HOMER A state appellate court has upheld a Homer judge's ruling that the state has no authority to require state-issued permits in the federally regulated commercial halibut fishery.
The decision, handed down late last month, is the final act in a long play that began when a Homer-based Alaska State Trooper seized the catch of three commercial halibut fishers in 2001.
The state Commercial Fisheries Entry Commission regulates participation in Alaska's commercial fisheries by determining whether the number of participants in a given fishery should be limited. Under state law, the CFEC can issue two types of permits to govern participation in state-run fisheries.
One, the limited entry permit, allows participation in a limited entry fishery. The second, an interim-use permit, is assigned to fishers participating in a fishery that might later be subject to limited entry.
A third CFEC permit, called a landing permits, was created to give the state control over fishers who participate in federally regulated fisheries but land their catch in Alaska. Landing permits have never been used, and the CFEC instead used interim-use permits for the same purpose, as in the federally controlled commercial halibut fishery.
In 2001, John Dupier, Rodman Miller and Philip Twohy landed their catches of halibut in Homer. Though all three men were IFQ holders, none was in possession of an interim-use permit.
Trooper Todd VanLiere, with the Division of Fish and Wildlife Protection, seized their catches of halibut, plus allowable bycatch and Twohy's catch of sablefish allowed under his sablefish IFQ.
The total was worth in excess of $60,000, said Mike Hough, the attorney for Dupier and Twohy. Hough said that generally, fishers caught without an interim-use permit were fined between $100 and $300.
"Nobody was going to fight it for that much money," he said. "But for $60,000, it becomes worth fighting about."
The men protested the seizure, and Homer District Court Judge M. Francis Neville ruled in their favor. Not having a permit was a noncriminal offense, she said, and therefore was subject to a fine but not to seizure.
"Instead of returning the money," Hough said, "the state changed the crime it charged them with to a misdemeanor, which was subject to seizure." In other words, he said, the state changed the crime to fit the punishment.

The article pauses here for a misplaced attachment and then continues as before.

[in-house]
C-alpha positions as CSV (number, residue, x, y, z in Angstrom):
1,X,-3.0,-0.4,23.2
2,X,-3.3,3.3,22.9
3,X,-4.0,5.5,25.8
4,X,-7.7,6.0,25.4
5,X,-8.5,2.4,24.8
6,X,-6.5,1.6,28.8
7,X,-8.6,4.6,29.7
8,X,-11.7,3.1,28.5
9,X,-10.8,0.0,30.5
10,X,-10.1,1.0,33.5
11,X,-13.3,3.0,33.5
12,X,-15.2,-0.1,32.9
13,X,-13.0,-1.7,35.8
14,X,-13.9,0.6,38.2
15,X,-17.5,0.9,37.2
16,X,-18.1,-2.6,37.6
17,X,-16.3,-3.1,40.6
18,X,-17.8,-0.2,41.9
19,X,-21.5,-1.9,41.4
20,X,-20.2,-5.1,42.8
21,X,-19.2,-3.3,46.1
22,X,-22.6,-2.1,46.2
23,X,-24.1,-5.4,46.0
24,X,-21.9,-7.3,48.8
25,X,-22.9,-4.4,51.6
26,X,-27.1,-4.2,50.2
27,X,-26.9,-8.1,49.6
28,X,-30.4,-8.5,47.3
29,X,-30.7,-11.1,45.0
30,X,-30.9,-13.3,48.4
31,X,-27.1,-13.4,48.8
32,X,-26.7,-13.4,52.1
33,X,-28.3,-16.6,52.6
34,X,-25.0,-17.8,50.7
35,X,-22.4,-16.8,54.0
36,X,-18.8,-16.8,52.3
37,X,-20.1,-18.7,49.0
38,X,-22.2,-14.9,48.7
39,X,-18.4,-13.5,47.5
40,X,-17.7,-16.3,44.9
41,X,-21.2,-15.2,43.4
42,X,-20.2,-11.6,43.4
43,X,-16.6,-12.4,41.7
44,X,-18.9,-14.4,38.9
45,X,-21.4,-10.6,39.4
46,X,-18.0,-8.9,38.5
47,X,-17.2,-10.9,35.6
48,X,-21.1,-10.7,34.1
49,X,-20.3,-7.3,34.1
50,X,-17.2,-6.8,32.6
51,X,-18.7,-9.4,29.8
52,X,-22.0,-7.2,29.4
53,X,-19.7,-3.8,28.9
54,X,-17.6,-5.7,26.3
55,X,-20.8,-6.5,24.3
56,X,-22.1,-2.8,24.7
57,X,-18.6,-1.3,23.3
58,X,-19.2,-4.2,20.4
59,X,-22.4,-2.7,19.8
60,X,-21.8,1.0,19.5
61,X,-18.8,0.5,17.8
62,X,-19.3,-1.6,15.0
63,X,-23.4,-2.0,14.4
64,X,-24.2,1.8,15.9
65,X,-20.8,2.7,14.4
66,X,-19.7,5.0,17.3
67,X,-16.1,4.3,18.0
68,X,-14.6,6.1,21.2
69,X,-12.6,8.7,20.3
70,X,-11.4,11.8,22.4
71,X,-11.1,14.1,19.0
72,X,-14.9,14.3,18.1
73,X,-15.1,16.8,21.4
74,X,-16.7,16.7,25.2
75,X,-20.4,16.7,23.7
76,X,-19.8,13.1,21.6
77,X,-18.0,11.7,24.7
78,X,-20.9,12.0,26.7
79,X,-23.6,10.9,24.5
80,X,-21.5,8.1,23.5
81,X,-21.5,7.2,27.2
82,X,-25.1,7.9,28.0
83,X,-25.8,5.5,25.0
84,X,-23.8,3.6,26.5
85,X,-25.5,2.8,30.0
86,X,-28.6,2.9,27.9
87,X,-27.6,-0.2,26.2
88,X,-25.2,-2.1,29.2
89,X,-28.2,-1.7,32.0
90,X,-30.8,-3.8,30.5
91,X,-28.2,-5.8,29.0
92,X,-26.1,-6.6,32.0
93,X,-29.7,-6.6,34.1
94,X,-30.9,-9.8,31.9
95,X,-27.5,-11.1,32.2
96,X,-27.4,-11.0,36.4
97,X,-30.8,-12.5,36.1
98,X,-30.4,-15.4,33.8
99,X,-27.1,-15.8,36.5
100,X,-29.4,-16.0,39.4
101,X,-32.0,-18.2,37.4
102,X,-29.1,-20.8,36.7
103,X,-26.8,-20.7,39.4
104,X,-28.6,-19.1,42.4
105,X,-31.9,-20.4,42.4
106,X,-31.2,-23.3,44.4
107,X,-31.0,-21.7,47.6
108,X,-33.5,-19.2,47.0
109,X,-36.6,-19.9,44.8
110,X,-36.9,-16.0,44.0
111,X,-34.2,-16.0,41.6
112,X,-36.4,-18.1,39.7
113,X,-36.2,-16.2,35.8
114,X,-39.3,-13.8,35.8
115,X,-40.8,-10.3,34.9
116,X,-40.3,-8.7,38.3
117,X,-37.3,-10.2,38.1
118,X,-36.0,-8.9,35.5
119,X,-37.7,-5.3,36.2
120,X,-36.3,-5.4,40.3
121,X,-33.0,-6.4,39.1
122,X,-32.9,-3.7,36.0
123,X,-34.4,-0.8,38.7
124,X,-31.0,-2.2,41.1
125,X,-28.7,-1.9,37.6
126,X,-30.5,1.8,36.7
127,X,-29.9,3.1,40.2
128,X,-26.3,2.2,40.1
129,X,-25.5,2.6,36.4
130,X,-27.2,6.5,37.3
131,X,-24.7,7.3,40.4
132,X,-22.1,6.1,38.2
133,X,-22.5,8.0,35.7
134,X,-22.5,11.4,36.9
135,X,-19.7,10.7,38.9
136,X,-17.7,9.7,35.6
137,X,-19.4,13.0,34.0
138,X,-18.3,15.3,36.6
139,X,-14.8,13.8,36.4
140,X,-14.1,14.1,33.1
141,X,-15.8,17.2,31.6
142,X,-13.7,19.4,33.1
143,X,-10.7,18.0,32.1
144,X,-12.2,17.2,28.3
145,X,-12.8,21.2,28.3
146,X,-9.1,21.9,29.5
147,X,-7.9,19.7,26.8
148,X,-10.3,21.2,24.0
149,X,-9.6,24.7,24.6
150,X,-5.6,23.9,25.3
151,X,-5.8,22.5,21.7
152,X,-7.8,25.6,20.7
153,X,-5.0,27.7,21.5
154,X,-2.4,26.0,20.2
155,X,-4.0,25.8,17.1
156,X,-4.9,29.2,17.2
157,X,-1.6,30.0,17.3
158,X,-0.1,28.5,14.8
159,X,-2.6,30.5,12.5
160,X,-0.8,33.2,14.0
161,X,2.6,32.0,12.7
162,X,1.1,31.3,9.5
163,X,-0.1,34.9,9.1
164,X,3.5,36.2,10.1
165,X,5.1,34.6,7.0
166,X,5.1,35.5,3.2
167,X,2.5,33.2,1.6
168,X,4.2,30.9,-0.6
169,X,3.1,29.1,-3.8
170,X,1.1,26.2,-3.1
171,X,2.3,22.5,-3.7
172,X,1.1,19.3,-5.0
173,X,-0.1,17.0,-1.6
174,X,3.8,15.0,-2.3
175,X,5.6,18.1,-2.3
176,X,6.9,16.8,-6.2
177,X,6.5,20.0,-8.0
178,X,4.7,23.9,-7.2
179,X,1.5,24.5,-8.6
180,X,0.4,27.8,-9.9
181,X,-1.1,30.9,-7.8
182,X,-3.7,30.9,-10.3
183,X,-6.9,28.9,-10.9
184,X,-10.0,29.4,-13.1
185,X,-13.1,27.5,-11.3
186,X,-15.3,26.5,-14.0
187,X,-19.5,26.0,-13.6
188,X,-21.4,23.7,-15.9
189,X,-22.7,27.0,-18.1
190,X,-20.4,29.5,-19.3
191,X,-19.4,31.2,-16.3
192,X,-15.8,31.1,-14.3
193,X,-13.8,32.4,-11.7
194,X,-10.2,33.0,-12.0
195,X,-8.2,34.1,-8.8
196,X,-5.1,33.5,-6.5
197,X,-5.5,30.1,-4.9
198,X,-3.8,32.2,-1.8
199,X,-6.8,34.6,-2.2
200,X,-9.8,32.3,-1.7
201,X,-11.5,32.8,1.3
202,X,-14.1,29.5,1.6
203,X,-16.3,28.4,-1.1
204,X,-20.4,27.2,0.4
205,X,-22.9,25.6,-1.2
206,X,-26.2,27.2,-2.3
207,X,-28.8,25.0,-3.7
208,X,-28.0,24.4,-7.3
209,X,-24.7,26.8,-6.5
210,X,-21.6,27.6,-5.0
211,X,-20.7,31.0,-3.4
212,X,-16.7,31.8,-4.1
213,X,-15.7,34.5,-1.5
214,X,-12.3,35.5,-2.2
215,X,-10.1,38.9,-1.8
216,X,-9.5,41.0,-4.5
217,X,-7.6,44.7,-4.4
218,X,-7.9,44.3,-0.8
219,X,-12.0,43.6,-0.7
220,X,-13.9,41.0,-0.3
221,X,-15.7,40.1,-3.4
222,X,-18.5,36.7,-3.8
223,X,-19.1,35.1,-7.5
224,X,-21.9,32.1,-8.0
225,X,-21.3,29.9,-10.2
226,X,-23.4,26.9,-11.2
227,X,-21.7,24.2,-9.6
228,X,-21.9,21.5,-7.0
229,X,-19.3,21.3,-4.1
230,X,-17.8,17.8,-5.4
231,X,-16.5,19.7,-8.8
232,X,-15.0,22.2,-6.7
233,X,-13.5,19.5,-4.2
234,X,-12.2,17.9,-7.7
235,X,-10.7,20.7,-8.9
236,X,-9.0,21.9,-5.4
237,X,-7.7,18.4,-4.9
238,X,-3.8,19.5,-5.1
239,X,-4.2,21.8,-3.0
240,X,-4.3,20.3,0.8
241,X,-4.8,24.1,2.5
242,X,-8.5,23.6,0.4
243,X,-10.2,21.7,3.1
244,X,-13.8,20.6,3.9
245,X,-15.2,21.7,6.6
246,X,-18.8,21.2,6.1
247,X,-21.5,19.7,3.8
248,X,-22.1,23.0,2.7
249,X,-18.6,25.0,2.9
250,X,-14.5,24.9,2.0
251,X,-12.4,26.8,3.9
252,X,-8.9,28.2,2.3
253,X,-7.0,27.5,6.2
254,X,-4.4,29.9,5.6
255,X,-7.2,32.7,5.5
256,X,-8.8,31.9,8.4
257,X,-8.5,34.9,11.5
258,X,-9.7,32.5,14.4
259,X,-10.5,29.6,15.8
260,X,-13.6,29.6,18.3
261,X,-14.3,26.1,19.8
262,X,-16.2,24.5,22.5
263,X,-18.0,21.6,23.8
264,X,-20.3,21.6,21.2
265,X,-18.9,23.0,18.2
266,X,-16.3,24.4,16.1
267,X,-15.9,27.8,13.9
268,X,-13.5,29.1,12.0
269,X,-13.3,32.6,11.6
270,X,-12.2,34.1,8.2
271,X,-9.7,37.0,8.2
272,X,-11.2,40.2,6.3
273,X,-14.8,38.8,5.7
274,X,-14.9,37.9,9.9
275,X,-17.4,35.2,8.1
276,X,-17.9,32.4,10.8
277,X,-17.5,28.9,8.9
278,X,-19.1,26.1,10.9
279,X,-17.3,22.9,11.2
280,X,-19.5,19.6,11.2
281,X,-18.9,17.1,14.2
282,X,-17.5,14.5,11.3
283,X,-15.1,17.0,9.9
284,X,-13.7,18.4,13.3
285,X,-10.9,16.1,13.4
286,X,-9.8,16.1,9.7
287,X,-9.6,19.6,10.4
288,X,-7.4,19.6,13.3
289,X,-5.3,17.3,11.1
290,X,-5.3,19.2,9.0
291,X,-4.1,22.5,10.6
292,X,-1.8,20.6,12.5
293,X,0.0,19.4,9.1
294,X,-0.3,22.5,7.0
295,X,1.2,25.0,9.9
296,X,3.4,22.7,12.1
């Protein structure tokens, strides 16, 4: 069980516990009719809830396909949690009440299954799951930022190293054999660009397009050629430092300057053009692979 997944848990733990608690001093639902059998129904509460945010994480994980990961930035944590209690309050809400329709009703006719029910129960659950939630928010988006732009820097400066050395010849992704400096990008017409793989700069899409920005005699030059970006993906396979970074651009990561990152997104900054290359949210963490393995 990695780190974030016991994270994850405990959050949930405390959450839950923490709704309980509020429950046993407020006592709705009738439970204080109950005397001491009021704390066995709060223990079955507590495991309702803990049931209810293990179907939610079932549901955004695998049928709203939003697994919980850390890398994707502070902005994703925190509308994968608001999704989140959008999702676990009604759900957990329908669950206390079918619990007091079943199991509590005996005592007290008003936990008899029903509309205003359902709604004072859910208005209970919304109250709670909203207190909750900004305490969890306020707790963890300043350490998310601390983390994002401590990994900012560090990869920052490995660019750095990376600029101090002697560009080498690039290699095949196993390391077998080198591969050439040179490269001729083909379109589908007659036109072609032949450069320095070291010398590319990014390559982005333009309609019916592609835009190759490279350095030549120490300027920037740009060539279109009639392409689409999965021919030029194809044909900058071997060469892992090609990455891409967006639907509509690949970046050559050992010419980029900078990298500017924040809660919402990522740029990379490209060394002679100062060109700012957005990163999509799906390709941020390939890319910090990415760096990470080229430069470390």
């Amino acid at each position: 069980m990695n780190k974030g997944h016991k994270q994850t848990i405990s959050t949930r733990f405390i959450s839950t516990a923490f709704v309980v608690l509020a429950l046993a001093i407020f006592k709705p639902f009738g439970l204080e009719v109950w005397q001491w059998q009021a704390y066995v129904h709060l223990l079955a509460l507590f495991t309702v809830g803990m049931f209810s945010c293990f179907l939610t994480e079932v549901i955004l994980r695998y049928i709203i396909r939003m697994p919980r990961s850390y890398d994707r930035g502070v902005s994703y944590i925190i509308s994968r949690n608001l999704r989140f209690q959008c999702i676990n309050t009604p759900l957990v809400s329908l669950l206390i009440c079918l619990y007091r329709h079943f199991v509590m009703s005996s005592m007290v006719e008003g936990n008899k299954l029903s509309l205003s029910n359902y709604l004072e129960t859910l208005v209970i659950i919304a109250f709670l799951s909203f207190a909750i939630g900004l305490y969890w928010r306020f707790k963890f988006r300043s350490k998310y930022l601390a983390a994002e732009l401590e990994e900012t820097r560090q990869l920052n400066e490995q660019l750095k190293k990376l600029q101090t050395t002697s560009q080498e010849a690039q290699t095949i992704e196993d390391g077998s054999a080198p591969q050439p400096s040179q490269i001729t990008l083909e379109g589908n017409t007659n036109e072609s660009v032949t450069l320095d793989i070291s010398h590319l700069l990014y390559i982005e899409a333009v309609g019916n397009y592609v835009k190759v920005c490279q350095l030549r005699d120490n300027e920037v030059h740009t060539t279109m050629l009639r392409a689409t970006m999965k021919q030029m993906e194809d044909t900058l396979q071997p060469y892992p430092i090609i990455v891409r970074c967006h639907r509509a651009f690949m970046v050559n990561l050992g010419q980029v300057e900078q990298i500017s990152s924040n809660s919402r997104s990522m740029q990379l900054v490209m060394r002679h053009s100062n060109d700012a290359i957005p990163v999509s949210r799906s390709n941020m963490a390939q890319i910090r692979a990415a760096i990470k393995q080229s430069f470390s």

Neville again ruled against the state, Hough said, and the money was returned.
Neville also ruled that the state had no right to require permits in a federally controlled fishery. Late last month, the state appellate court agreed.
"The state is only authorized to issue interim-use permits to fishers participating in fisheries that are subject to limited entry by the CFEC," the court said in its decision, adding that the state had "exceeded its authority."
"We conclude that the CFEC only has discretion to issue interim-use permits to fishers operating in fisheries over which the CFEC has authority to limit entry," the court said.
Under state law, fishers without interim-use or limited entry permits are required to obtain a landing permit in order to land fish in an Alaska port, the court said. But because the Alaska Department of Fish and Game has never issued landing permits or authorized CFEC to do so, fishers can not be prosecuted for failing to obtain them.
In its appeal, the state claimed the men were still subject to prosecution for not having interim use permits.
The appellate court disagreed, and said state law "does not require fishers to have interim use or entry permits; rather, it directs fishers without interim use or entry permits to obtain landing permits."
Assistant State Attorney General Jon Goltz said he thinks the court's ruling was based on a "real close reading of the statute."
Goltz said the state agencies involved in the case have not yet met to determine how to address the court ruling.
"We're not sure how we're going to proceed yet," he said. The state still can decide to appeal, he said.
Goltz would not speculate whether the court's decision would affect fishers fined in the past for not having an interim-use permit.
"I don't know about that, I haven't even followed that line of thought yet," he said. "That's an issue I haven't researched."
Following the appellate court's decision, Hough praised Neville's initial action in the case.
"She stuck her neck out to tell the state agency it had no right to do what it did," he said. "She did a good job."
For her part, Neville would not comment on the court's decision.
Chris Bernard is th emanaging editor of the Homer News.
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